There are actually two appalling things about this story. Perhaps foremost is the fact that Noratesh lost his job because he was doing his job, which is to teach students and give them the best learning experience possible. Apparently, according to Ivy Tech — which here in Indiana serves mainly as a transfer institution where students take courses and then transfer the credits to four-year colleges — the need for consistency in coursework trumps the need for clear exposition of the course content, which might (and frequently does) involve the instructor using his or her best judgment and creating materials of his or her own to supplement the standard materials. What’s more important here, Ivy Tech?

The other appalling thing is the reaction of those students who got upset because they were “having to to extra work”. God forbid that you should have to work harder than the absolute minimum to understand the course content — even if the absolute minimum, which involves using an impenetrable textbook, gets you nowhere. Will these same students be raising the same objections on their jobs after college if their bosses give them “extra work” to do or if they have to do “extra work” to make their clients happier? Shame on that attitude.

Final note for full disclosure: Jeff Fanter, Ivy Tech’s communications director who is mentioned in the original article, happens to be my next-door neighbor. He’s a good guy.

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If I were the university president…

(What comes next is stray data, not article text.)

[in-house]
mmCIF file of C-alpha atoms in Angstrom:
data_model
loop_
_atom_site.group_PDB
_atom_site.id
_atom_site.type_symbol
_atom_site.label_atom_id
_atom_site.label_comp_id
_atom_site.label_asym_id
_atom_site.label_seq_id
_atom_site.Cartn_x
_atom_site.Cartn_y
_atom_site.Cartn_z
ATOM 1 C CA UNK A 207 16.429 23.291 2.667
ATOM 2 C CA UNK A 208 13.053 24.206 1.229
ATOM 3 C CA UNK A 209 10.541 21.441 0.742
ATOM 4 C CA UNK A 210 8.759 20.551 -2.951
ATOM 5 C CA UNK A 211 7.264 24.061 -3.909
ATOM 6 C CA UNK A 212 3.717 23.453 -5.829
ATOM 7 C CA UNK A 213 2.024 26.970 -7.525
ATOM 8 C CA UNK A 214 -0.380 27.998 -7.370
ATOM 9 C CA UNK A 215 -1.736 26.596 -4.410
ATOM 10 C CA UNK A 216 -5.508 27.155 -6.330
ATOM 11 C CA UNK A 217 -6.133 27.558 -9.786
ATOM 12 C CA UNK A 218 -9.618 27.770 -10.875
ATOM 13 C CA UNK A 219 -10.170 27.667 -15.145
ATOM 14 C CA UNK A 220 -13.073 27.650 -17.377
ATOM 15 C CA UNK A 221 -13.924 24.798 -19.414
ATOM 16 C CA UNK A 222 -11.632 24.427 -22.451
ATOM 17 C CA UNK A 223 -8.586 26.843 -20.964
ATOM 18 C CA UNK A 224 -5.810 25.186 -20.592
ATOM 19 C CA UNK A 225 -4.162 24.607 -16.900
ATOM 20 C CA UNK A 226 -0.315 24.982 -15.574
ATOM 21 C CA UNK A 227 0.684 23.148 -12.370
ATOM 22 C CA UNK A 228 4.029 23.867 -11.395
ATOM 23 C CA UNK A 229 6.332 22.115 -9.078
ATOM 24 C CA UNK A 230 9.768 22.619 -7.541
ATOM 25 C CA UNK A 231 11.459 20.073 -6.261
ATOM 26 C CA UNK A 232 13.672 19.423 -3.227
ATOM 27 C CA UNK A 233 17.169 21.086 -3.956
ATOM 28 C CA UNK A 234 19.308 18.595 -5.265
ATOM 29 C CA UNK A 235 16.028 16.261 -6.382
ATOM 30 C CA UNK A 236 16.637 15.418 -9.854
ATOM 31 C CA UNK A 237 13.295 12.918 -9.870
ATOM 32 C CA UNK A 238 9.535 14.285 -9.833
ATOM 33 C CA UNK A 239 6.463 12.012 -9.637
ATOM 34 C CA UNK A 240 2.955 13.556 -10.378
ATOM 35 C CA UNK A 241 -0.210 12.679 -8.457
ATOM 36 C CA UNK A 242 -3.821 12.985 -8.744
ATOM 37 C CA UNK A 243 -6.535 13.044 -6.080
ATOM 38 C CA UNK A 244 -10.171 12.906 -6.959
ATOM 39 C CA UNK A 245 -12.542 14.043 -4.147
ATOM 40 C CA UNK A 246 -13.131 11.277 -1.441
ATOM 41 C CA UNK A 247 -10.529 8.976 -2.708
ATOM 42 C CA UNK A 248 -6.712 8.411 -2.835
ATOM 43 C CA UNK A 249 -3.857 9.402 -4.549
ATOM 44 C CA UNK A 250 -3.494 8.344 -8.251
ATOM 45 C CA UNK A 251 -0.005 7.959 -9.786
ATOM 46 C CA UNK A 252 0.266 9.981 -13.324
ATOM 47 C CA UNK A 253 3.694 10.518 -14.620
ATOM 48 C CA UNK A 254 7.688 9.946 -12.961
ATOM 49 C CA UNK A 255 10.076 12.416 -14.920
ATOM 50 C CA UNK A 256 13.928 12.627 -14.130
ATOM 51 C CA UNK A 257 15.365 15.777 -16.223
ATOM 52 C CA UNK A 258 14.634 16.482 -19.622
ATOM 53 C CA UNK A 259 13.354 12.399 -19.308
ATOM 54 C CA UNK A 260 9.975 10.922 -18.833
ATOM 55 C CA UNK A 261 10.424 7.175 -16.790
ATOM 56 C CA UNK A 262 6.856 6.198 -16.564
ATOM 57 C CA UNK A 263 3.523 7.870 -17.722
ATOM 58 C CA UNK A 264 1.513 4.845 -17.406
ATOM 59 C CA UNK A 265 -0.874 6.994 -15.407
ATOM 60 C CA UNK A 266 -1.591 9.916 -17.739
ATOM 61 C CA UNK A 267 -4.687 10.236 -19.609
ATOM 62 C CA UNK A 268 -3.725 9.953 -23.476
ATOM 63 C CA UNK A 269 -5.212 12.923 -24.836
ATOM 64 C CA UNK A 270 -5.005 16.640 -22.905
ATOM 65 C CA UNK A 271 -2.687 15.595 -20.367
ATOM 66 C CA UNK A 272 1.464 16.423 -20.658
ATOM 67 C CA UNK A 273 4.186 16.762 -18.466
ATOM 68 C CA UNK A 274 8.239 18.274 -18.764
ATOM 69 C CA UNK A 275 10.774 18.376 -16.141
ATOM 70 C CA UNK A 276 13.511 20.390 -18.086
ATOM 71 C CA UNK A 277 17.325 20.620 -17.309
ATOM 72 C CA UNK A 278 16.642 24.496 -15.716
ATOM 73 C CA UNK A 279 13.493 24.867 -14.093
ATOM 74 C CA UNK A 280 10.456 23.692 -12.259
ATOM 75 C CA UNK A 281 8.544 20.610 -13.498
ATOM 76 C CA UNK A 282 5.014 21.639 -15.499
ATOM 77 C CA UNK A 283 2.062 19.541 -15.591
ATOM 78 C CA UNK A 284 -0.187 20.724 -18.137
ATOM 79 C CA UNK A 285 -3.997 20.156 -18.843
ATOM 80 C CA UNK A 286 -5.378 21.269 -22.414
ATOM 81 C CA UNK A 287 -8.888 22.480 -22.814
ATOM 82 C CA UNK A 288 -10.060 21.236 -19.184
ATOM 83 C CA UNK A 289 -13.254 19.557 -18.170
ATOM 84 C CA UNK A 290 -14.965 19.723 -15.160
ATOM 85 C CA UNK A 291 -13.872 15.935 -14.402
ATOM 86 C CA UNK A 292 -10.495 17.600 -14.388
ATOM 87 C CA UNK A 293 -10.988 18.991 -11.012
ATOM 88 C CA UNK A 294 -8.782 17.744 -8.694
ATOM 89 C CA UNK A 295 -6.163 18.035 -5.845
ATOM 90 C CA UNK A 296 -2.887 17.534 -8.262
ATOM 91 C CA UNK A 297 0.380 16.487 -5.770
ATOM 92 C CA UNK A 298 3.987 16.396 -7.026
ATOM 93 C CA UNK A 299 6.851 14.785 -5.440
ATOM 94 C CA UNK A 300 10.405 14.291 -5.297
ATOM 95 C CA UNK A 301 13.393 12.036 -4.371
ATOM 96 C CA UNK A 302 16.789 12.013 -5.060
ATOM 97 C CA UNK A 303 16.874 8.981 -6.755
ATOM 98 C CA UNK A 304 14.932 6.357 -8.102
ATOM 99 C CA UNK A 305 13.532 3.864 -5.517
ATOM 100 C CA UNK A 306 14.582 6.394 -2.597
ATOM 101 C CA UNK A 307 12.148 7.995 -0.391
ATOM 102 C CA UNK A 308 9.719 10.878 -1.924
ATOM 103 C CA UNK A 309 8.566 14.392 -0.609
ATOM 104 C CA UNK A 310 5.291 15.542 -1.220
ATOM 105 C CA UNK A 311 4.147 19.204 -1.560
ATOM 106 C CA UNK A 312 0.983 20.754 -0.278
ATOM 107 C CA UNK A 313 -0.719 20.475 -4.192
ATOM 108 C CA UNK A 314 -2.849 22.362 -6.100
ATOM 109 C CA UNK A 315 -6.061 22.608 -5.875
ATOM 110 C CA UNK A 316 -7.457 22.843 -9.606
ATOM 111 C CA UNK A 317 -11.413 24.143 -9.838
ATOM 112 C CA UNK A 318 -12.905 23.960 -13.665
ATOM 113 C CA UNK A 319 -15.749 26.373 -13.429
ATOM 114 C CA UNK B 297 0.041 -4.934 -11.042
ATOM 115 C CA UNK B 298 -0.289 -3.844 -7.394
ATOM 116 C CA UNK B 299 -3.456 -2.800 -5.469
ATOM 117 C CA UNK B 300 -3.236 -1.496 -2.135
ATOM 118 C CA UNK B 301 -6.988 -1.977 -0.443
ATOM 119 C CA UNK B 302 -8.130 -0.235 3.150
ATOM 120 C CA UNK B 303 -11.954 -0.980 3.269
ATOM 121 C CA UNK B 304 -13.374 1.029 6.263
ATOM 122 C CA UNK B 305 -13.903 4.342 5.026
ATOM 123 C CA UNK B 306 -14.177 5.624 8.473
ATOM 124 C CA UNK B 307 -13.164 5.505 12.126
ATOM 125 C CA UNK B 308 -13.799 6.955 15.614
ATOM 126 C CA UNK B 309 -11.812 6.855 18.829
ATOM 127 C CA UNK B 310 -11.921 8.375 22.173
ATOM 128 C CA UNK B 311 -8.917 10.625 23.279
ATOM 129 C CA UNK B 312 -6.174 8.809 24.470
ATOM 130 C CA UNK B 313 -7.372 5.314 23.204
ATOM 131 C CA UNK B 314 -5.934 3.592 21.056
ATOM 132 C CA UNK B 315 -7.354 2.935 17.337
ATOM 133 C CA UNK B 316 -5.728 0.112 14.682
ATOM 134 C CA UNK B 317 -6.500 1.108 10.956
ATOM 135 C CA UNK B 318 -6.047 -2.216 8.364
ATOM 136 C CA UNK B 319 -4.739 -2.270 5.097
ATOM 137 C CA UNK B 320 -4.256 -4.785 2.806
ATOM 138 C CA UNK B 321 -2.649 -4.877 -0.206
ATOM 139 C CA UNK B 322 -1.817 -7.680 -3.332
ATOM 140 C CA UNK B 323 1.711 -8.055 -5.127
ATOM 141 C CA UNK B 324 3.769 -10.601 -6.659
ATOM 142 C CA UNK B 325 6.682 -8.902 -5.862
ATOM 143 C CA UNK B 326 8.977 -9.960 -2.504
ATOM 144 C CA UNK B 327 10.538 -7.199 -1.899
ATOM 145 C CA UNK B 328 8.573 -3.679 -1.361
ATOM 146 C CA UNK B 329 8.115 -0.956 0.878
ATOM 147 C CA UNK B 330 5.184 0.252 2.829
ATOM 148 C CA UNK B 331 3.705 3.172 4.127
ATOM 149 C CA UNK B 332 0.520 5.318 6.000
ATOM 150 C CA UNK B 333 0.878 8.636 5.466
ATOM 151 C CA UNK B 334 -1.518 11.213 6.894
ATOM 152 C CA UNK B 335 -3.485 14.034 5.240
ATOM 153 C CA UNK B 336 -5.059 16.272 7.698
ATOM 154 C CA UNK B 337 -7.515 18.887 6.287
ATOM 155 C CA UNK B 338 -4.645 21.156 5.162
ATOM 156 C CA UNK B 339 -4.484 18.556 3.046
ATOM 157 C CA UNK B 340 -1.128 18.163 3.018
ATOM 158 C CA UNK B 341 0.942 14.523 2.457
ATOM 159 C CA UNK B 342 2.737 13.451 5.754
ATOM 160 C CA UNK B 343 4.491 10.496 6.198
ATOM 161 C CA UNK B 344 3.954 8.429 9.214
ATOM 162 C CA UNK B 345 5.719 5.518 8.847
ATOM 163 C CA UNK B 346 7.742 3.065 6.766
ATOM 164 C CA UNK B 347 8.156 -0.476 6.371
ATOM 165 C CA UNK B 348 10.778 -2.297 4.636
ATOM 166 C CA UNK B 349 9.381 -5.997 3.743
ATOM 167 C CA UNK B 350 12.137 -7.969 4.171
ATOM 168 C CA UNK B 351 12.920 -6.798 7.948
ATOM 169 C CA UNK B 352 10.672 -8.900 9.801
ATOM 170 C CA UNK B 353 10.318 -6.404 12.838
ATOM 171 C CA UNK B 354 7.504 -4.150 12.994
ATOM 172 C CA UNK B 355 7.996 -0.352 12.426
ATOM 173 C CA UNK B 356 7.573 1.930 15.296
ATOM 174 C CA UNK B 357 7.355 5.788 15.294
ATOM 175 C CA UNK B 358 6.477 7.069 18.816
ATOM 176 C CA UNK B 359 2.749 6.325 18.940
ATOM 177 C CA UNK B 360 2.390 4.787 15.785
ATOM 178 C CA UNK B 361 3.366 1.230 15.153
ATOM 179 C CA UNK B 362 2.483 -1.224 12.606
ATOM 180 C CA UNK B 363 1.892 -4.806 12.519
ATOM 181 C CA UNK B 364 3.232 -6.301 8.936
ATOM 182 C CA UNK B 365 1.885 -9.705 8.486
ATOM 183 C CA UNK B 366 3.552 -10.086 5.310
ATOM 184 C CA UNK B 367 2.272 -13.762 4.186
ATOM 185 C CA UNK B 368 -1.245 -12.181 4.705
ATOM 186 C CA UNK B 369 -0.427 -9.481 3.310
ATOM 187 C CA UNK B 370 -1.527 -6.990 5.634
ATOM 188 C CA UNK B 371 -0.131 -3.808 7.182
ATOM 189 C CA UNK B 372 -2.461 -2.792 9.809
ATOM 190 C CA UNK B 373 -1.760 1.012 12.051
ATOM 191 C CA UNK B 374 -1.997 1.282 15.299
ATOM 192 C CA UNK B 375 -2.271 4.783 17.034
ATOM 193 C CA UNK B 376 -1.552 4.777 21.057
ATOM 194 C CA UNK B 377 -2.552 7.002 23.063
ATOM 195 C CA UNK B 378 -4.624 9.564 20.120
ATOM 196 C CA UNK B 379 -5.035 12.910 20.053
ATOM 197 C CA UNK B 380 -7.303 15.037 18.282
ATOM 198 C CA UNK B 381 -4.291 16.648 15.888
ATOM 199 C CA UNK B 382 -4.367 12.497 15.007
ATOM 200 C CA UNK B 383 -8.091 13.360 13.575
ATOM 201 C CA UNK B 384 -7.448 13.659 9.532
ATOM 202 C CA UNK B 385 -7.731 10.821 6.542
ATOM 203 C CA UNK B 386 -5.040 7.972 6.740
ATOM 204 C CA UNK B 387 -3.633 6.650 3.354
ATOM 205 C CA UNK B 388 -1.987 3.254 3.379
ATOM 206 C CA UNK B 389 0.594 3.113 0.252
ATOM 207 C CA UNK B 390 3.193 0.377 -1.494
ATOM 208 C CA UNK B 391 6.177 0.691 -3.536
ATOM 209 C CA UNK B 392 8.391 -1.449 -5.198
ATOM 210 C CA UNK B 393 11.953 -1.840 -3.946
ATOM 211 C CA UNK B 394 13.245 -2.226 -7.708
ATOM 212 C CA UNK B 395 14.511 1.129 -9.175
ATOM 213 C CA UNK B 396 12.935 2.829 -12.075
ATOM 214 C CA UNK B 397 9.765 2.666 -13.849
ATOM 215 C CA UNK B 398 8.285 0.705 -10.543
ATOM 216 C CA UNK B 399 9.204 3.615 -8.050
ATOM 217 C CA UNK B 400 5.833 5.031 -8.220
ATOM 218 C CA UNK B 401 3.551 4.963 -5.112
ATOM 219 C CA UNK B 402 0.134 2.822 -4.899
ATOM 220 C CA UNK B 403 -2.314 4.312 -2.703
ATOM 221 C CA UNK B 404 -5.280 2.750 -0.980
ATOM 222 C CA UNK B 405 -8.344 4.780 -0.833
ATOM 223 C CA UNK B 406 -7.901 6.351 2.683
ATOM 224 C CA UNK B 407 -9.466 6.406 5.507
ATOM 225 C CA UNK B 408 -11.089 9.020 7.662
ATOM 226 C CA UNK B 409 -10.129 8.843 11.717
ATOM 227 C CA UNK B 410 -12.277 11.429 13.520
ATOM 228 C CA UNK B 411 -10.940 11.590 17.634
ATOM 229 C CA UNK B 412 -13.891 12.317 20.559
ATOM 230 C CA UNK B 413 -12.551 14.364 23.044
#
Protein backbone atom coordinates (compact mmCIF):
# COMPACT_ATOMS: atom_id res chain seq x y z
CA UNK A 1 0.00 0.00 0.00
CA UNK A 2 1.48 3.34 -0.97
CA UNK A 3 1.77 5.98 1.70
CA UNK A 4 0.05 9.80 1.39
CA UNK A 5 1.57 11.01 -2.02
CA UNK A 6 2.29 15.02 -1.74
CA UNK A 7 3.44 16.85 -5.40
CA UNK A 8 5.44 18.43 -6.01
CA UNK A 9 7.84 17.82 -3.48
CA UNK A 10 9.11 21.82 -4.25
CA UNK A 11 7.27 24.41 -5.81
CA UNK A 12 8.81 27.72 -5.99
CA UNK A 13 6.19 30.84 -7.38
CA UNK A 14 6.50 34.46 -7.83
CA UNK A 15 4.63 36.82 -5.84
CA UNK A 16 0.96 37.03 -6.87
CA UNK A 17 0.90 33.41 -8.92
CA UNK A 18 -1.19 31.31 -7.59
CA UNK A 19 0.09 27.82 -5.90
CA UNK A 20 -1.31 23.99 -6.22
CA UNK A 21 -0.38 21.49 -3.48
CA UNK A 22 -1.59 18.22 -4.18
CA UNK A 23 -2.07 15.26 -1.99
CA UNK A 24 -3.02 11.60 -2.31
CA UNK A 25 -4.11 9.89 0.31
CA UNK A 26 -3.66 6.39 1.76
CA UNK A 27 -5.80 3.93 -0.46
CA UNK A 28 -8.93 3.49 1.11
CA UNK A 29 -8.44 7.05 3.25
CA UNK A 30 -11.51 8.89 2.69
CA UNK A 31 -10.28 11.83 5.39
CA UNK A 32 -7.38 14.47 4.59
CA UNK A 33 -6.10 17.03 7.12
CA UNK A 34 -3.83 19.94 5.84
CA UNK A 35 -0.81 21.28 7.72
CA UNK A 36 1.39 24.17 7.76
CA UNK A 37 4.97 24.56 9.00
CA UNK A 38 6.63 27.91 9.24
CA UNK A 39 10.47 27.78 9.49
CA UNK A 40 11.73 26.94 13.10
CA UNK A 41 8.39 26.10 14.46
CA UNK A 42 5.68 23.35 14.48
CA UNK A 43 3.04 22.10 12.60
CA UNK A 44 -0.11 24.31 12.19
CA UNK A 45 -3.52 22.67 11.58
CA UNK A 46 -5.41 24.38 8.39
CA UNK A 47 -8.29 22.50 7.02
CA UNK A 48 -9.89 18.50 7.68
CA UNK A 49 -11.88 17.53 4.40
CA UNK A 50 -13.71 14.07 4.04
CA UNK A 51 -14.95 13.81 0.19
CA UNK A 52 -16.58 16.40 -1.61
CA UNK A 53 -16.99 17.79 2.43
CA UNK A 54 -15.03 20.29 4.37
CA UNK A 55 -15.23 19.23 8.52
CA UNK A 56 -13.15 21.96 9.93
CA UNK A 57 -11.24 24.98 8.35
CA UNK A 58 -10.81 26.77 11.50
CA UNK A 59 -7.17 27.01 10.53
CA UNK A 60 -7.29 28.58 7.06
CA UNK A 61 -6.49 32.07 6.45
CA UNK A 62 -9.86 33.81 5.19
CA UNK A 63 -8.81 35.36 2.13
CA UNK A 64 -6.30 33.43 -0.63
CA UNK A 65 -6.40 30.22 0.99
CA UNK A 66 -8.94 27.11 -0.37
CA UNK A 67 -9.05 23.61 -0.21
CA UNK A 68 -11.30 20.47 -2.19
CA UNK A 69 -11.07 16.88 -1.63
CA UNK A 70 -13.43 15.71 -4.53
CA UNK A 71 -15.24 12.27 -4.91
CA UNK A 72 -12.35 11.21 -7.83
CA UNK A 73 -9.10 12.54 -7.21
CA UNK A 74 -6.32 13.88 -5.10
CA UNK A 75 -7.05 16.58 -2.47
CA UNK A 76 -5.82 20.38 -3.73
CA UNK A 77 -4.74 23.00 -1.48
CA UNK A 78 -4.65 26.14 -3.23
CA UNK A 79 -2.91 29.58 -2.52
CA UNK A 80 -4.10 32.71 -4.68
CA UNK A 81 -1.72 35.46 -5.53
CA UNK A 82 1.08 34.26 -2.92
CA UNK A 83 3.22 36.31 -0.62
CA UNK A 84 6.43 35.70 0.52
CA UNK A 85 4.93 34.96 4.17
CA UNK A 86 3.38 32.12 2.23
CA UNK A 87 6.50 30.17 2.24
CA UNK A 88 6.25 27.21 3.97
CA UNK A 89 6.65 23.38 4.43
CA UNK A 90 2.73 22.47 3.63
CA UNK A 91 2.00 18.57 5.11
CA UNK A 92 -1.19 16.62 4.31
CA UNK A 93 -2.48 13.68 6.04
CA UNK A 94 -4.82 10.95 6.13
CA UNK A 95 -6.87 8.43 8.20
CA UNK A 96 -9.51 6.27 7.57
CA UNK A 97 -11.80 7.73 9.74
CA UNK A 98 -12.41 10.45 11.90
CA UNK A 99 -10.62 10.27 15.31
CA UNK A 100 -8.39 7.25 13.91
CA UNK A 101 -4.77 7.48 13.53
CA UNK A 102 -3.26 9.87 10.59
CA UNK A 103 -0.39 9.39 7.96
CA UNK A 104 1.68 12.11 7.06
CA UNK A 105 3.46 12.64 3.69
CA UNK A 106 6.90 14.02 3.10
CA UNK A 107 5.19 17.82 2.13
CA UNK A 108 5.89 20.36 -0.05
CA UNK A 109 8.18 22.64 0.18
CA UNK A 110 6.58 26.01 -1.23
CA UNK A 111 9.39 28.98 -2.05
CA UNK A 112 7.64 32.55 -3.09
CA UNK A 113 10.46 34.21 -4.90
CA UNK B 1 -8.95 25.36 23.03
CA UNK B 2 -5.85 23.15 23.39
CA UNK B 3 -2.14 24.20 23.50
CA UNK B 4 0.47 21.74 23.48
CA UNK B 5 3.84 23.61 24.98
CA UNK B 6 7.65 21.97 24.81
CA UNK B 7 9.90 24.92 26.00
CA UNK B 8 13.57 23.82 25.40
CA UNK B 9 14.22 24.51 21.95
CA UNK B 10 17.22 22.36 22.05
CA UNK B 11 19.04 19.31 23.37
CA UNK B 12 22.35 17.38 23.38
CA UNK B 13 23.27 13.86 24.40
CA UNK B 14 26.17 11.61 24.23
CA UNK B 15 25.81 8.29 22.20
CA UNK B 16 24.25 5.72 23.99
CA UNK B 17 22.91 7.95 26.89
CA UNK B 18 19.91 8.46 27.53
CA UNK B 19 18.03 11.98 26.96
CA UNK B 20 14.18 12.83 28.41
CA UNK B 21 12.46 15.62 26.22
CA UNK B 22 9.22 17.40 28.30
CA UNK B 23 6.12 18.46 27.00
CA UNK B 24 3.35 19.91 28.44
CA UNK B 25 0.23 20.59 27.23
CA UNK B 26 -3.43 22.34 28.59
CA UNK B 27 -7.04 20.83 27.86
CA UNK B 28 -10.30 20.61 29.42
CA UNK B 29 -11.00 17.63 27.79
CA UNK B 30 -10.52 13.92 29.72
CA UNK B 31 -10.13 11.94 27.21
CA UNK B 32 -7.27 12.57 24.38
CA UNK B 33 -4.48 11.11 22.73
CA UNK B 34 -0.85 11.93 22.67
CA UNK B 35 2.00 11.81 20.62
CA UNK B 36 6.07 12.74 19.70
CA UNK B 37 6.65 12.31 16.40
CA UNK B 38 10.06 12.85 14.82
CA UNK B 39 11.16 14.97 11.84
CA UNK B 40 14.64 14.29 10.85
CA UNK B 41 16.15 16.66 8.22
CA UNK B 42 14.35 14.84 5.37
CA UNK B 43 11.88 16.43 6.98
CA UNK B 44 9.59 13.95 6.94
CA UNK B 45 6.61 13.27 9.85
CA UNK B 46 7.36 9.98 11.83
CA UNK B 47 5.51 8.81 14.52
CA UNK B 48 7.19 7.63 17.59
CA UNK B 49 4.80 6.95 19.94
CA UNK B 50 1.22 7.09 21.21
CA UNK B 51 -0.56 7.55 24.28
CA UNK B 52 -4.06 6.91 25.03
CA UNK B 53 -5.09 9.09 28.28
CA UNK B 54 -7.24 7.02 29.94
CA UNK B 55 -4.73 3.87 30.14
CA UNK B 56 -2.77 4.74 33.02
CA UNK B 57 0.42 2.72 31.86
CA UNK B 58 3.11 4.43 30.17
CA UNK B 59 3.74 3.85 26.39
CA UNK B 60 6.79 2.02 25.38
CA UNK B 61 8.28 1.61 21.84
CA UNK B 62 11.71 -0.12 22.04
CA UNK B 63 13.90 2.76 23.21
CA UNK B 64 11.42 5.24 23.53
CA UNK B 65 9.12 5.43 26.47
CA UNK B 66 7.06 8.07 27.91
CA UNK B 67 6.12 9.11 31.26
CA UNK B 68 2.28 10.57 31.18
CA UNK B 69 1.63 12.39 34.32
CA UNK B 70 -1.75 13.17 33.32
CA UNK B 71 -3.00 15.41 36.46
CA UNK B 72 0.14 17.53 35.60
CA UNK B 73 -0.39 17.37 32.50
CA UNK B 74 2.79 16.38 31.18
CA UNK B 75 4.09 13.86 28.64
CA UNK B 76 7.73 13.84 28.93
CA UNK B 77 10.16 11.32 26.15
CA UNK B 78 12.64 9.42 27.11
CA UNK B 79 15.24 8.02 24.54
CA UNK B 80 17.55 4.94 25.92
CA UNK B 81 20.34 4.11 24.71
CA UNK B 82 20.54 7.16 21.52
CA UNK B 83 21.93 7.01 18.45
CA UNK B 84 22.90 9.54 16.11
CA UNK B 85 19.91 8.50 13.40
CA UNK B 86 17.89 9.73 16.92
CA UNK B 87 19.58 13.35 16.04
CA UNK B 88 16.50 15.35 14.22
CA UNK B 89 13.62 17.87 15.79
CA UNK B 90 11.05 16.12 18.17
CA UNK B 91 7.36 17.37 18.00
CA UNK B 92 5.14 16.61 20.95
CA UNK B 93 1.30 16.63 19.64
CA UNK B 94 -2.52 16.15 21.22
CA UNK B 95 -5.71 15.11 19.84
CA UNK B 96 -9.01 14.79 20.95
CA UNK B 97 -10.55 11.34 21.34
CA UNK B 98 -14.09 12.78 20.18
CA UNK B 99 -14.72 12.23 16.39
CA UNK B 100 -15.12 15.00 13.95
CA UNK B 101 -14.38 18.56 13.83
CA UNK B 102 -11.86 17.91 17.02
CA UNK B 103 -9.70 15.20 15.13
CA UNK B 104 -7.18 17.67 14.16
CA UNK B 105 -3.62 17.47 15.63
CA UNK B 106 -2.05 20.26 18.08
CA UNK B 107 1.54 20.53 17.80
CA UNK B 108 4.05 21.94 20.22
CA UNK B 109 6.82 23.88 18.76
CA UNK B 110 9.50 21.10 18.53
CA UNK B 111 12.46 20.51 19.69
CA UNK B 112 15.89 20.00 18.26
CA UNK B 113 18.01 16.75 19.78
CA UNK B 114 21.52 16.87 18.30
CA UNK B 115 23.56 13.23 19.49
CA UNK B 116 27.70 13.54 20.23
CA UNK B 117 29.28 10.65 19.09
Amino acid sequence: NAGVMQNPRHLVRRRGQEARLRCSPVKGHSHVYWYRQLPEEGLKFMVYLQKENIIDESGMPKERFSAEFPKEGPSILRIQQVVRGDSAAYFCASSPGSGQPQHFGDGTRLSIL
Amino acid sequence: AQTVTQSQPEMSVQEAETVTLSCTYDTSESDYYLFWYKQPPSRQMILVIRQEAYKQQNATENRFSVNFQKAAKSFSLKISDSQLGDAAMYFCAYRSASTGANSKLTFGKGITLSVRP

UPDATE Monday, July 7: This blog post was picked up by the student newspaper at the University of Toledo. I welcome all the readers who might be visiting CO9s from that newspaper article. Unfortunately, despite my requests and the reporter’s assurance to the contrary, the newspaper article contains the name of my employer and the rank which I hold at my college and identifies me not as the blogger at Casting Out Nines but as a professor at my college. I want to reiterate: Casting Out Nines is a private blog which is in no way affiliated with my employer. I do not speak for my employer on anything here, and my opinions are my own. The fact that my rank and affiliation were “outed” at the Toledo article was the fault of the editors there and was against my wishes. I have submitted an email of protest to the reporter and the paper about this in which I ask for my rank and affiliation to be removed from the online version of the article, and from the print version if possible.

…and I had a Dean working under me that was highly unpopular and received a no-confidence vote from the faculty, I’d find that situation difficult to deal with. But I don’t think I’d handle it like they did at the University of Toledo:

In an April 27 e-mail, for instance, President Lloyd Jacobs indicated that he would be open to getting rid of the embattled dean if he didn’t think that doing so would validate faculty critics.

“For several days I thought the best thing to do was to throw [Lee] under the bus and get on with our agenda,” Jacobs wrote to Rosemary Haggett, the university’s provost. “Maybe thats [sic] still the best thing – input please …

“However, we probably can’t do that because we can’t reward the bad behavior that the [Arts and Sciences] folk have displayed, I think.”

Sounds like Pres. Jacobs not only needs to work on his people skills, but he and the Provost also forgot the First Law of Email, which states that whatever you put into an email will become public information at the worst possible moment.  Administrators everywhere: whatever it is you really want to say about somebody in an email, don’t.

The same lesson about people skills could be learned by the UT faculty who put up the Arts & Sciences Council blog. I’ve never seen a semi-official outlet of a public university take such an publicly antagonistic stance towards administration, and it’s shockingly unprofessional. Faculty may have a legitimate bone to pick with administrators — all faculty do, and it’s just a question of how frequently — but putting up a blog to publicly vilify your president can’t be the best possible way to deal with it.

Makes me glad I don’t work there.